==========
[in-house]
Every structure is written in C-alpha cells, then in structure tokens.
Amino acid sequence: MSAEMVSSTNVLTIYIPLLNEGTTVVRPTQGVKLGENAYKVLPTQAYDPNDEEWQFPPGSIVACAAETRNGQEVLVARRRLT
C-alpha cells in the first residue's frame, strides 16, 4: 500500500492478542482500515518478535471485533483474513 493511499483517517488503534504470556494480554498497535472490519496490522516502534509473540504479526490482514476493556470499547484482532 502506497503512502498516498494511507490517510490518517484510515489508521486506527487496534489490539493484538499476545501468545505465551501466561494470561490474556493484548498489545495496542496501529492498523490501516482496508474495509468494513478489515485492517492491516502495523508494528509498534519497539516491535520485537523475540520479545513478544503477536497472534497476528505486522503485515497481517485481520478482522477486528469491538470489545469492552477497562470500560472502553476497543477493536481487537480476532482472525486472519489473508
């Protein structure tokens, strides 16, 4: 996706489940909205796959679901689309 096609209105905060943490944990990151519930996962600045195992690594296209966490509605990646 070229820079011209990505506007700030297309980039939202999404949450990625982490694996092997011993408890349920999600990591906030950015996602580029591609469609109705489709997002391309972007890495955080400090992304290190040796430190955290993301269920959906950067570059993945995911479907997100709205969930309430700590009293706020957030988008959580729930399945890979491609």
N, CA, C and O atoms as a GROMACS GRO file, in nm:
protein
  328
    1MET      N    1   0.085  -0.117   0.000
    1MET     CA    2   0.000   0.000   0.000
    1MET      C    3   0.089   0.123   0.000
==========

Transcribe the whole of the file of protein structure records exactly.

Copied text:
[in-house]
Every structure is written in C-alpha cells, then in structure tokens.
Amino acid sequence: MSAEMVSSTNVLTIYIPLLNEGTTVVRPTQGVKLGENAYKVLPTQAYDPNDEEWQFPPGSIVACAAETRNGQEVLVARRRLT
C-alpha cells in the first residue's frame, strides 16, 4: 500500500492478542482500515518478535471485533483474513 493511499483517517488503534504470556494480554498497535472490519496490522516502534509473540504479526490482514476493556470499547484482532 502506497503512502498516498494511507490517510490518517484510515489508521486506527487496534489490539493484538499476545501468545505465551501466561494470561490474556493484548498489545495496542496501529492498523490501516482496508474495509468494513478489515485492517492491516502495523508494528509498534519497539516491535520485537523475540520479545513478544503477536497472534497476528505486522503485515497481517485481520478482522477486528469491538470489545469492552477497562470500560472502553476497543477493536481487537480476532482472525486472519489473508
């Protein structure tokens, strides 16, 4: 996706489940909205796959679901689309 096609209105905060943490944990990151519930996962600045195992690594296209966490509605990646 070229820079011209990505506007700030297309980039939202999404949450990625982490694996092997011993408890349920999600990591906030950015996602580029591609469609109705489709997002391309972007890495955080400090992304290190040796430190955290993301269920959906950067570059993945995911479907997100709205969930309430700590009293706020957030988008959580729930399945890979491609």
N, CA, C and O atoms as a GROMACS GRO file, in nm:
protein
  328
    1MET      N    1   0.085  -0.117   0.000
    1MET     CA    2   0.000   0.000   0.000
    1MET      C    3   0.089   0.123   0.000